Tomography: Imaging methods that result in sharp images of objects located on a chosen plane and blurred images located above or below the plane.Electron Microscope Tomography: A tomographic technique for obtaining 3-dimensional images with transmission electron microscopy.Microscopy, Electron: Microscopy using an electron beam, instead of light, to visualize the sample, thereby allowing much greater magnification. The interactions of ELECTRONS with specimens are used to provide information about the fine structure of that specimen. In TRANSMISSION ELECTRON MICROSCOPY the reactions of the electrons that are transmitted through the specimen are imaged. In SCANNING ELECTRON MICROSCOPY an electron beam falls at a non-normal angle on the specimen and the image is derived from the reactions occurring above the plane of the specimen.Microscopy, Electron, Scanning: Microscopy in which the object is examined directly by an electron beam scanning the specimen point-by-point. The image is constructed by detecting the products of specimen interactions that are projected above the plane of the sample, such as backscattered electrons. Although SCANNING TRANSMISSION ELECTRON MICROSCOPY also scans the specimen point by point with the electron beam, the image is constructed by detecting the electrons, or their interaction products that are transmitted through the sample plane, so that is a form of TRANSMISSION ELECTRON MICROSCOPY.Electrons: Stable elementary particles having the smallest known negative charge, present in all elements; also called negatrons. Positively charged electrons are called positrons. The numbers, energies and arrangement of electrons around atomic nuclei determine the chemical identities of elements. Beams of electrons are called CATHODE RAYS.Electron Transport: The process by which ELECTRONS are transported from a reduced substrate to molecular OXYGEN. (From Bennington, Saunders Dictionary and Encyclopedia of Laboratory Medicine and Technology, 1984, p270)Tomography, X-Ray Computed: Tomography using x-ray transmission and a computer algorithm to reconstruct the image.Microscopy, Electron, Transmission: Electron microscopy in which the ELECTRONS or their reaction products that pass down through the specimen are imaged below the plane of the specimen.Microscopy, Electron, Scanning Transmission: A type of TRANSMISSION ELECTRON MICROSCOPY in which the object is examined directly by an extremely narrow electron beam scanning the specimen point-by-point and using the reactions of the electrons that are transmitted through the specimen to create the image. It should not be confused with SCANNING ELECTRON MICROSCOPY.Microscopy: The use of instrumentation and techniques for visualizing material and details that cannot be seen by the unaided eye. It is usually done by enlarging images, transmitted by light or electron beams, with optical or magnetic lenses that magnify the entire image field. With scanning microscopy, images are generated by collecting output from the specimen in a point-by-point fashion, on a magnified scale, as it is scanned by a narrow beam of light or electrons, a laser, a conductive probe, or a topographical probe.Histocytochemistry: Study of intracellular distribution of chemicals, reaction sites, enzymes, etc., by means of staining reactions, radioactive isotope uptake, selective metal distribution in electron microscopy, or other methods.Electron Probe Microanalysis: Identification and measurement of ELEMENTS and their location based on the fact that X-RAYS emitted by an element excited by an electron beam have a wavelength characteristic of that element and an intensity related to its concentration. It is performed with an electron microscope fitted with an x-ray spectrometer, in scanning or transmission mode.Electron Spin Resonance Spectroscopy: A technique applicable to the wide variety of substances which exhibit paramagnetism because of the magnetic moments of unpaired electrons. The spectra are useful for detection and identification, for determination of electron structure, for study of interactions between molecules, and for measurement of nuclear spins and moments. (From McGraw-Hill Encyclopedia of Science and Technology, 7th edition) Electron nuclear double resonance (ENDOR) spectroscopy is a variant of the technique which can give enhanced resolution. Electron spin resonance analysis can now be used in vivo, including imaging applications such as MAGNETIC RESONANCE IMAGING.Organoids: An organization of cells into an organ-like structure. Organoids can be generated in culture. They are also found in certain neoplasms.Staining and Labeling: The marking of biological material with a dye or other reagent for the purpose of identifying and quantitating components of tissues, cells or their extracts.Autoradiography: The making of a radiograph of an object or tissue by recording on a photographic plate the radiation emitted by radioactive material within the object. (Dorland, 27th ed)Histological Techniques: Methods of preparing tissue for examination and study of the origin, structure, function, or pathology.Positron-Emission Tomography: An imaging technique using compounds labelled with short-lived positron-emitting radionuclides (such as carbon-11, nitrogen-13, oxygen-15 and fluorine-18) to measure cell metabolism. It has been useful in study of soft tissues such as CANCER; CARDIOVASCULAR SYSTEM; and brain. SINGLE-PHOTON EMISSION-COMPUTED TOMOGRAPHY is closely related to positron emission tomography, but uses isotopes with longer half-lives and resolution is lower.Tomography, Optical Coherence: An imaging method using LASERS that is used for mapping subsurface structure. When a reflective site in the sample is at the same optical path length (coherence) as the reference mirror, the detector observes interference fringes.Cell Biology: The study of the structure, behavior, growth, reproduction, and pathology of cells; and the function and chemistry of cellular components.Osmium: Osmium. A very hard, gray, toxic, and nearly infusible metal element, atomic number 76, atomic weight 190.2, symbol Os. (From Dorland, 28th ed)Cell Membrane: The lipid- and protein-containing, selectively permeable membrane that surrounds the cytoplasm in prokaryotic and eukaryotic cells.Cytoplasm: The part of a cell that contains the CYTOSOL and small structures excluding the CELL NUCLEUS; MITOCHONDRIA; and large VACUOLES. (Glick, Glossary of Biochemistry and Molecular Biology, 1990)Tomography, Emission-Computed: Tomography using radioactive emissions from injected RADIONUCLIDES and computer ALGORITHMS to reconstruct an image.Cryoelectron Microscopy: Electron microscopy involving rapid freezing of the samples. The imaging of frozen-hydrated molecules and organelles permits the best possible resolution closest to the living state, free of chemical fixatives or stains.Microscopy, Phase-Contrast: A form of interference microscopy in which variations of the refracting index in the object are converted into variations of intensity in the image. This is achieved by the action of a phase plate.Surface Properties: Characteristics or attributes of the outer boundaries of objects, including molecules.Freeze Fracturing: Preparation for electron microscopy of minute replicas of exposed surfaces of the cell which have been ruptured in the frozen state. The specimen is frozen, then cleaved under high vacuum at the same temperature. The exposed surface is shadowed with carbon and platinum and coated with carbon to obtain a carbon replica.Phosphotungstic Acid: Tungsten hydroxide oxide phosphate. A white or slightly yellowish-green, slightly efflorescent crystal or crystalline powder. It is used as a reagent for alkaloids and many other nitrogen bases, for phenols, albumin, peptone, amino acids, uric acid, urea, blood, and carbohydrates. (From Merck Index, 11th ed)Microscopy, Immunoelectron: Microscopy in which the samples are first stained immunocytochemically and then examined using an electron microscope. Immunoelectron microscopy is used extensively in diagnostic virology as part of very sensitive immunoassays.Tomography, Spiral Computed: Computed tomography where there is continuous X-ray exposure to the patient while being transported in a spiral or helical pattern through the beam of irradiation. This provides improved three-dimensional contrast and spatial resolution compared to conventional computed tomography, where data is obtained and computed from individual sequential exposures.Image Processing, Computer-Assisted: A technique of inputting two-dimensional images into a computer and then enhancing or analyzing the imagery into a form that is more useful to the human observer.Cytoplasmic Granules: Condensed areas of cellular material that may be bounded by a membrane.Imaging, Three-Dimensional: The process of generating three-dimensional images by electronic, photographic, or other methods. For example, three-dimensional images can be generated by assembling multiple tomographic images with the aid of a computer, while photographic 3-D images (HOLOGRAPHY) can be made by exposing film to the interference pattern created when two laser light sources shine on an object.Tomography, Optical: Projection of near-IR light (INFRARED RAYS), in the 700-1000 nm region, across an object in parallel beams to an array of sensitive photodetectors. This is repeated at various angles and a mathematical reconstruction provides three dimensional MEDICAL IMAGING of tissues. Based on the relative transparency of tissues to this spectra, it has been used to monitor local oxygenation, brain and joints.Gold: A yellow metallic element with the atomic symbol Au, atomic number 79, and atomic weight 197. It is used in jewelry, goldplating of other metals, as currency, and in dental restoration. Many of its clinical applications, such as ANTIRHEUMATIC AGENTS, are in the form of its salts.Microscopy, Fluorescence: Microscopy of specimens stained with fluorescent dye (usually fluorescein isothiocyanate) or of naturally fluorescent materials, which emit light when exposed to ultraviolet or blue light. Immunofluorescence microscopy utilizes antibodies that are labeled with fluorescent dye.Oxidation-Reduction: A chemical reaction in which an electron is transferred from one molecule to another. The electron-donating molecule is the reducing agent or reductant; the electron-accepting molecule is the oxidizing agent or oxidant. Reducing and oxidizing agents function as conjugate reductant-oxidant pairs or redox pairs (Lehninger, Principles of Biochemistry, 1982, p471).Time Factors: Elements of limited time intervals, contributing to particular results or situations.Inclusion Bodies: A generic term for any circumscribed mass of foreign (e.g., lead or viruses) or metabolically inactive materials (e.g., ceroid or MALLORY BODIES), within the cytoplasm or nucleus of a cell. Inclusion bodies are in cells infected with certain filtrable viruses, observed especially in nerve, epithelial, or endothelial cells. (Stedman, 25th ed)TritiumGolgi Apparatus: A stack of flattened vesicles that functions in posttranslational processing and sorting of proteins, receiving them from the rough ENDOPLASMIC RETICULUM and directing them to secretory vesicles, LYSOSOMES, or the CELL MEMBRANE. The movement of proteins takes place by transfer vesicles that bud off from the rough endoplasmic reticulum or Golgi apparatus and fuse with the Golgi, lysosomes or cell membrane. (From Glick, Glossary of Biochemistry and Molecular Biology, 1990)Rabbits: The species Oryctolagus cuniculus, in the family Leporidae, order LAGOMORPHA. Rabbits are born in burrows, furless, and with eyes and ears closed. In contrast with HARES, rabbits have 22 chromosome pairs.Inclusion Bodies, Viral: An area showing altered staining behavior in the nucleus or cytoplasm of a virus-infected cell. Some inclusion bodies represent "virus factories" in which viral nucleic acid or protein is being synthesized; others are merely artifacts of fixation and staining. One example, Negri bodies, are found in the cytoplasm or processes of nerve cells in animals that have died from rabies.Microscopy, Confocal: A light microscopic technique in which only a small spot is illuminated and observed at a time. An image is constructed through point-by-point scanning of the field in this manner. Light sources may be conventional or laser, and fluorescence or transmitted observations are possible.Freeze Etching: A replica technique in which cells are frozen to a very low temperature and cracked with a knife blade to expose the interior surfaces of the cells or cell membranes. The cracked cell surfaces are then freeze-dried to expose their constituents. The surfaces are now ready for shadowing to be viewed using an electron microscope. This method differs from freeze-fracturing in that no cryoprotectant is used and, thus, allows for the sublimation of water during the freeze-drying process to etch the surfaces.Cell Nucleus: Within a eukaryotic cell, a membrane-limited body which contains chromosomes and one or more nucleoli (CELL NUCLEOLUS). The nuclear membrane consists of a double unit-type membrane which is perforated by a number of pores; the outermost membrane is continuous with the ENDOPLASMIC RETICULUM. A cell may contain more than one nucleus. (From Singleton & Sainsbury, Dictionary of Microbiology and Molecular Biology, 2d ed)Microscopy, Atomic Force: A type of scanning probe microscopy in which a probe systematically rides across the surface of a sample being scanned in a raster pattern. The vertical position is recorded as a spring attached to the probe rises and falls in response to peaks and valleys on the surface. These deflections produce a topographic map of the sample.Mitochondria: Semiautonomous, self-reproducing organelles that occur in the cytoplasm of all cells of most, but not all, eukaryotes. Each mitochondrion is surrounded by a double limiting membrane. The inner membrane is highly invaginated, and its projections are called cristae. Mitochondria are the sites of the reactions of oxidative phosphorylation, which result in the formation of ATP. They contain distinctive RIBOSOMES, transfer RNAs (RNA, TRANSFER); AMINO ACYL T RNA SYNTHETASES; and elongation and termination factors. Mitochondria depend upon genes within the nucleus of the cells in which they reside for many essential messenger RNAs (RNA, MESSENGER). Mitochondria are believed to have arisen from aerobic bacteria that established a symbiotic relationship with primitive protoeukaryotes. (King & Stansfield, A Dictionary of Genetics, 4th ed)Multidetector Computed Tomography: Types of spiral computed tomography technology in which multiple slices of data are acquired simultaneously improving the resolution over single slice acquisition technology.Centrifugation, Density Gradient: Separation of particles according to density by employing a gradient of varying densities. At equilibrium each particle settles in the gradient at a point equal to its density. (McGraw-Hill Dictionary of Scientific and Technical Terms, 4th ed)Microtomy: The technique of using a microtome to cut thin or ultrathin sections of tissues embedded in a supporting substance. The microtome is an instrument that hold a steel, glass or diamond knife in clamps at an angle to the blocks of prepared tissues, which it cuts in sections of equal thickness.Spectroscopy, Electron Energy-Loss: A technique for analysis of the chemical composition of molecules. A substance is bombarded with monochromatic ELECTRONS. Some of the electrons passing through the specimen will lose energy when they ionize inner shell electrons of the atoms in the specimen. The energy loss is element dependent. Analysis of the energy loss spectrum reveals the elemental composition of a specimen. ENERGY-FILTERED TRANSMISSION ELECTRON MICROSCOPY is a type of electron energy loss spectroscopy carried out in electron microscopes specially outfitted to analyze the spectrum of electron energy loss.Methods: A series of steps taken in order to conduct research.Kinetics: The rate dynamics in chemical or physical systems.Materials Testing: The testing of materials and devices, especially those used for PROSTHESES AND IMPLANTS; SUTURES; TISSUE ADHESIVES; etc., for hardness, strength, durability, safety, efficacy, and biocompatibility.Glutaral: One of the protein CROSS-LINKING REAGENTS that is used as a disinfectant for sterilization of heat-sensitive equipment and as a laboratory reagent, especially as a fixative.Research: Critical and exhaustive investigation or experimentation, having for its aim the discovery of new facts and their correct interpretation, the revision of accepted conclusions, theories, or laws in the light of newly discovered facts, or the practical application of such new or revised conclusions, theories, or laws. (Webster, 3d ed)Tomography, Emission-Computed, Single-Photon: A method of computed tomography that uses radionuclides which emit a single photon of a given energy. The camera is rotated 180 or 360 degrees around the patient to capture images at multiple positions along the arc. The computer is then used to reconstruct the transaxial, sagittal, and coronal images from the 3-dimensional distribution of radionuclides in the organ. The advantages of SPECT are that it can be used to observe biochemical and physiological processes as well as size and volume of the organ. The disadvantage is that, unlike positron-emission tomography where the positron-electron annihilation results in the emission of 2 photons at 180 degrees from each other, SPECT requires physical collimation to line up the photons, which results in the loss of many available photons and hence degrades the image.Electron Transport Complex IV: A multisubunit enzyme complex containing CYTOCHROME A GROUP; CYTOCHROME A3; two copper atoms; and 13 different protein subunits. It is the terminal oxidase complex of the RESPIRATORY CHAIN and collects electrons that are transferred from the reduced CYTOCHROME C GROUP and donates them to molecular OXYGEN, which is then reduced to water. The redox reaction is simultaneously coupled to the transport of PROTONS across the inner mitochondrial membrane.Dental Enamel: A hard thin translucent layer of calcified substance which envelops and protects the dentin of the crown of the tooth. It is the hardest substance in the body and is almost entirely composed of calcium salts. Under the microscope, it is composed of thin rods (enamel prisms) held together by cementing substance, and surrounded by an enamel sheath. (From Jablonski, Dictionary of Dentistry, 1992, p286)Epithelium: One or more layers of EPITHELIAL CELLS, supported by the basal lamina, which covers the inner or outer surfaces of the body.Particle Size: Relating to the size of solids.Membranes: Thin layers of tissue which cover parts of the body, separate adjacent cavities, or connect adjacent structures.Cone-Beam Computed Tomography: Computed tomography modalities which use a cone or pyramid-shaped beam of radiation.Escherichia coli: A species of gram-negative, facultatively anaerobic, rod-shaped bacteria (GRAM-NEGATIVE FACULTATIVELY ANAEROBIC RODS) commonly found in the lower part of the intestine of warm-blooded animals. It is usually nonpathogenic, but some strains are known to produce DIARRHEA and pyogenic infections. Pathogenic strains (virotypes) are classified by their specific pathogenic mechanisms such as toxins (ENTEROTOXIGENIC ESCHERICHIA COLI), etc.Endoplasmic Reticulum: A system of cisternae in the CYTOPLASM of many cells. In places the endoplasmic reticulum is continuous with the plasma membrane (CELL MEMBRANE) or outer membrane of the nuclear envelope. If the outer surfaces of the endoplasmic reticulum membranes are coated with ribosomes, the endoplasmic reticulum is said to be rough-surfaced (ENDOPLASMIC RETICULUM, ROUGH); otherwise it is said to be smooth-surfaced (ENDOPLASMIC RETICULUM, SMOOTH). (King & Stansfield, A Dictionary of Genetics, 4th ed)Models, Structural: A representation, generally small in scale, to show the structure, construction, or appearance of something. (From Random House Unabridged Dictionary, 2d ed)Diamond: Diamond. A crystalline form of carbon that occurs as hard, colorless or tinted isomeric crystals. It is used as a precious stone, for cutting glass, and as bearings for delicate mechanisms. (From Grant & Hackh's Chemical Dictionary, 5th ed)Molecular Weight: The sum of the weight of all the atoms in a molecule.Ovum: A mature haploid female germ cell extruded from the OVARY at OVULATION.Corrosion Casting: A tissue preparation technique that involves the injecting of plastic (acrylates) into blood vessels or other hollow viscera and treating the tissue with a caustic substance. This results in a negative copy or a solid replica of the enclosed space of the tissue that is ready for viewing under a scanning electron microscope.Cell Wall: The outermost layer of a cell in most PLANTS; BACTERIA; FUNGI; and ALGAE. The cell wall is usually a rigid structure that lies external to the CELL MEMBRANE, and provides a protective barrier against physical or chemical agents.Molecular Sequence Data: Descriptions of specific amino acid, carbohydrate, or nucleotide sequences which have appeared in the published literature and/or are deposited in and maintained by databanks such as GENBANK, European Molecular Biology Laboratory (EMBL), National Biomedical Research Foundation (NBRF), or other sequence repositories.Temperature: The property of objects that determines the direction of heat flow when they are placed in direct thermal contact. The temperature is the energy of microscopic motions (vibrational and translational) of the particles of atoms.Protein Conformation: The characteristic 3-dimensional shape of a protein, including the secondary, supersecondary (motifs), tertiary (domains) and quaternary structure of the peptide chain. PROTEIN STRUCTURE, QUATERNARY describes the conformation assumed by multimeric proteins (aggregates of more than one polypeptide chain).Freezing: Liquids transforming into solids by the removal of heat.Electron Transport Complex III: A multisubunit enzyme complex that contains CYTOCHROME B GROUP; CYTOCHROME C1; and iron-sulfur centers. It catalyzes the oxidation of ubiquinol to UBIQUINONE, and transfers the electrons to CYTOCHROME C. In MITOCHONDRIA the redox reaction is coupled to the transport of PROTONS across the inner mitochondrial membrane.Equipment Design: Methods of creating machines and devices.Immunohistochemistry: Histochemical localization of immunoreactive substances using labeled antibodies as reagents.Intercellular Junctions: Direct contact of a cell with a neighboring cell. Most such junctions are too small to be resolved by light microscopy, but they can be visualized by conventional or freeze-fracture electron microscopy, both of which show that the interacting CELL MEMBRANE and often the underlying CYTOPLASM and the intervening EXTRACELLULAR SPACE are highly specialized in these regions. (From Alberts et al., Molecular Biology of the Cell, 2d ed, p792)Models, Molecular: Models used experimentally or theoretically to study molecular shape, electronic properties, or interactions; includes analogous molecules, computer-generated graphics, and mechanical structures.Cattle: Domesticated bovine animals of the genus Bos, usually kept on a farm or ranch and used for the production of meat or dairy products or for heavy labor.X-Ray Diffraction: The scattering of x-rays by matter, especially crystals, with accompanying variation in intensity due to interference effects. Analysis of the crystal structure of materials is performed by passing x-rays through them and registering the diffraction image of the rays (CRYSTALLOGRAPHY, X-RAY). (From McGraw-Hill Dictionary of Scientific and Technical Terms, 4th ed)Spores: The reproductive elements of lower organisms, such as BACTERIA; FUNGI; and cryptogamic plants.Fluorescent Antibody Technique: Test for tissue antigen using either a direct method, by conjugation of antibody with fluorescent dye (FLUORESCENT ANTIBODY TECHNIQUE, DIRECT) or an indirect method, by formation of antigen-antibody complex which is then labeled with fluorescein-conjugated anti-immunoglobulin antibody (FLUORESCENT ANTIBODY TECHNIQUE, INDIRECT). The tissue is then examined by fluorescence microscopy.Cells, Cultured: Cells propagated in vitro in special media conducive to their growth. Cultured cells are used to study developmental, morphologic, metabolic, physiologic, and genetic processes, among others.Silver Nitrate: A silver salt with powerful germicidal activity. It has been used topically to prevent OPHTHALMIA NEONATORUM.Liver: A large lobed glandular organ in the abdomen of vertebrates that is responsible for detoxification, metabolism, synthesis and storage of various substances.Tomography, X-Ray: Tomography using x-ray transmission.DNA, Circular: Any of the covalently closed DNA molecules found in bacteria, many viruses, mitochondria, plastids, and plasmids. Small, polydisperse circular DNA's have also been observed in a number of eukaryotic organisms and are suggested to have homology with chromosomal DNA and the capacity to be inserted into, and excised from, chromosomal DNA. It is a fragment of DNA formed by a process of looping out and deletion, containing a constant region of the mu heavy chain and the 3'-part of the mu switch region. Circular DNA is a normal product of rearrangement among gene segments encoding the variable regions of immunoglobulin light and heavy chains, as well as the T-cell receptor. (Riger et al., Glossary of Genetics, 5th ed & Segen, Dictionary of Modern Medicine, 1992)Viruses: Minute infectious agents whose genomes are composed of DNA or RNA, but not both. They are characterized by a lack of independent metabolism and the inability to replicate outside living host cells.Models, Biological: Theoretical representations that simulate the behavior or activity of biological processes or diseases. For disease models in living animals, DISEASE MODELS, ANIMAL is available. Biological models include the use of mathematical equations, computers, and other electronic equipment.Microtubules: Slender, cylindrical filaments found in the cytoskeleton of plant and animal cells. They are composed of the protein TUBULIN and are influenced by TUBULIN MODULATORS.Nissl Bodies: Subcellular structures found in nerve cell bodies and DENDRITES. They consist of granular endoplasmic reticulum (ENDOPLASMIC RETICULUM, ROUGH) and RIBOSOMES.Hydrogen-Ion Concentration: The normality of a solution with respect to HYDROGEN ions; H+. It is related to acidity measurements in most cases by pH = log 1/2[1/(H+)], where (H+) is the hydrogen ion concentration in gram equivalents per liter of solution. (McGraw-Hill Dictionary of Scientific and Technical Terms, 6th ed)Cell Line: Established cell cultures that have the potential to propagate indefinitely.Dentin: The hard portion of the tooth surrounding the pulp, covered by enamel on the crown and cementum on the root, which is harder and denser than bone but softer than enamel, and is thus readily abraded when left unprotected. (From Jablonski, Dictionary of Dentistry, 1992)Amoeba: A genus of ameboid protozoa. Characteristics include a vesicular nucleus and the formation of several lodopodia, one of which is dominant at a given time. Reproduction occurs asexually by binary fission.Thorium: Thorium. A radioactive element of the actinide series of metals. It has an atomic symbol Th, atomic number 90, and atomic weight 232.04. It is used as fuel in nuclear reactors to produce fissionable uranium isotopes. Because of its radioopacity, various thorium compounds are used to facilitate visualization in roentgenography.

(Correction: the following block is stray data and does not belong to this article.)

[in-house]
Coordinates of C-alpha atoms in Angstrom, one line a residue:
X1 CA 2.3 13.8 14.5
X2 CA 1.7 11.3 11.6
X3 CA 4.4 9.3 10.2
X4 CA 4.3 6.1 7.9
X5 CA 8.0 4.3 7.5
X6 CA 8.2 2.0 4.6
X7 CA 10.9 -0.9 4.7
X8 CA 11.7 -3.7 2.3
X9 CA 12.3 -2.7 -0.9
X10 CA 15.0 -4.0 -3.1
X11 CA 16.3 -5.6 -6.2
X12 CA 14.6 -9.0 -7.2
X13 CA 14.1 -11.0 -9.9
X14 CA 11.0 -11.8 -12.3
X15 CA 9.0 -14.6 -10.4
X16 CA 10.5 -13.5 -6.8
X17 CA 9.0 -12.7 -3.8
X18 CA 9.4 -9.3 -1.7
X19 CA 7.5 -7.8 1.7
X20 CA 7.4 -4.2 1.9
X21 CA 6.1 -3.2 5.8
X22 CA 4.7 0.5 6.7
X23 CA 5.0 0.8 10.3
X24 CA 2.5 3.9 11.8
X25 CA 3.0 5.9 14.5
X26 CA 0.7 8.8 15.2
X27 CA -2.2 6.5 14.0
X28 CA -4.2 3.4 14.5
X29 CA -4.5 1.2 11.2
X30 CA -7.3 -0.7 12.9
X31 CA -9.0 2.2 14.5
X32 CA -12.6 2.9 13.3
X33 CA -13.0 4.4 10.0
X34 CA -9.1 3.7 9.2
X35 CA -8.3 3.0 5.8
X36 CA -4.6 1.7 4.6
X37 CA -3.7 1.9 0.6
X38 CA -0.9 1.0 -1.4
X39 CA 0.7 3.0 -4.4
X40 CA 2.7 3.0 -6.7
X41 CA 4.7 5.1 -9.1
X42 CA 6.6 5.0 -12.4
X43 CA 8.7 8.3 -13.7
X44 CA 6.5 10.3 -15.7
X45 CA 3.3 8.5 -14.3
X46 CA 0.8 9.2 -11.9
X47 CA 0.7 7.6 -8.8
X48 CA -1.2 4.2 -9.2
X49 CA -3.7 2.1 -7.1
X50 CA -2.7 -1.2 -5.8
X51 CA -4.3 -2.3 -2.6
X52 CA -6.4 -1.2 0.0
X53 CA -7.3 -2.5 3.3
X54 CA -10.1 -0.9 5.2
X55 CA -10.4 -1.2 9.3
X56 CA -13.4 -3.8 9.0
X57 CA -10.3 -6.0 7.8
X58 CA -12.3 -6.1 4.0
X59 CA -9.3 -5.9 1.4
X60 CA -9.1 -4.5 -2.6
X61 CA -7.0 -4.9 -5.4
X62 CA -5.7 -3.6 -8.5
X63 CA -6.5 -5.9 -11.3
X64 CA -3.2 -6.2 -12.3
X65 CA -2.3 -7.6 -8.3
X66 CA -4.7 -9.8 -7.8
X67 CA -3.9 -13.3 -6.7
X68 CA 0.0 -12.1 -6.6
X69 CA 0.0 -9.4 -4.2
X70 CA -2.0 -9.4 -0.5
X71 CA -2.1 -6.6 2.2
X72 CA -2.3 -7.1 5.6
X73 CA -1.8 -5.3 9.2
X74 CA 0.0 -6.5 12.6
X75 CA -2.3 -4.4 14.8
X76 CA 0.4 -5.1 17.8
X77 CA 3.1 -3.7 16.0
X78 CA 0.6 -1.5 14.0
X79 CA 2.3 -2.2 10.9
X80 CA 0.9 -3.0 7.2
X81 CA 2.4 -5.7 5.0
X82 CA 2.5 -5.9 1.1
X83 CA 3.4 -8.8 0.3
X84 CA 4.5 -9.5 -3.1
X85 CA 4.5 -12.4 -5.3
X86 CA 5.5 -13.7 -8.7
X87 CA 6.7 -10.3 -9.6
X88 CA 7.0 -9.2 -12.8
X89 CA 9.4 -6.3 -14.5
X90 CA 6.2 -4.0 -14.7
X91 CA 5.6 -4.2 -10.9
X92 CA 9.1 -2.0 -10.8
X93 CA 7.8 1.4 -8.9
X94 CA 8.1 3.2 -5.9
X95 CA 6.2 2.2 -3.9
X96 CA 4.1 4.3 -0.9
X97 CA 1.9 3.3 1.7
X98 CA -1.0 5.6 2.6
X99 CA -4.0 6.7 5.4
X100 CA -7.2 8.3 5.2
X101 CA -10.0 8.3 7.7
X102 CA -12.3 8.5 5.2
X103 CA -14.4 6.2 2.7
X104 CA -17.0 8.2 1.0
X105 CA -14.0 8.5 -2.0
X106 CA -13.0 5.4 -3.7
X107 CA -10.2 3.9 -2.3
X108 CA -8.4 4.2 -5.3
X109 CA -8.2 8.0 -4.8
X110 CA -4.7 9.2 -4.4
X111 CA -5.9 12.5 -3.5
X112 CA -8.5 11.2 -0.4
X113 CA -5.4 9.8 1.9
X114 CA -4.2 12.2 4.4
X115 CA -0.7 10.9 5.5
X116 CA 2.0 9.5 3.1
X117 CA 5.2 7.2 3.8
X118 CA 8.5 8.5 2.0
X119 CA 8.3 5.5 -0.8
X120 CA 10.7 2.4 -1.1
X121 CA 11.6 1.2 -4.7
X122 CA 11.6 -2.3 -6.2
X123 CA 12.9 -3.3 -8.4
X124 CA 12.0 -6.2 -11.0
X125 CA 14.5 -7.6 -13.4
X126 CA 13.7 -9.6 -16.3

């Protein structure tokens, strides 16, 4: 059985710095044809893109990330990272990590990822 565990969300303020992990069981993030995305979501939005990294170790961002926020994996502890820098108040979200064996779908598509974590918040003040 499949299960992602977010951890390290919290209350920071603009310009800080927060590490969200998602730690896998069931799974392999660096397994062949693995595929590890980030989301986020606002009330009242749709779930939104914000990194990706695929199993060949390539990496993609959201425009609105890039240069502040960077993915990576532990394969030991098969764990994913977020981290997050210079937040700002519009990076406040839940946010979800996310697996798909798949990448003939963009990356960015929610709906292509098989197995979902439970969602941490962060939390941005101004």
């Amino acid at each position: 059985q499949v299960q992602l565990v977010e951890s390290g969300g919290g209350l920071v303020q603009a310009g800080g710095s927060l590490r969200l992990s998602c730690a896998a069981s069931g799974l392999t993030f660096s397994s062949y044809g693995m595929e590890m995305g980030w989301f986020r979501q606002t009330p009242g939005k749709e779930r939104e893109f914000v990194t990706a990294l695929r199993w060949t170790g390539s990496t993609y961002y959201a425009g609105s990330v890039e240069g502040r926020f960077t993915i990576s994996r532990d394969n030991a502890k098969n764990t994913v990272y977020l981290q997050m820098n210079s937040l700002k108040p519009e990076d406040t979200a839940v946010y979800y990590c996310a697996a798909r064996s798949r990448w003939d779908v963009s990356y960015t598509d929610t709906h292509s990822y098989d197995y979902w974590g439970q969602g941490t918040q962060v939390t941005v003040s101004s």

The two major types of electron microscopes are transmission electron microscopes (TEMs) and scanning electron microscopes ( ... They are often used in tomography (see micro-computed tomography) to produce three dimensional images of objects, including ... the electron microscope (both, the transmission electron microscope and the scanning electron microscope) and the various types ... Scanning optical and electron microscopes, like the confocal microscope and scanning electron microscope, use lenses to focus a ...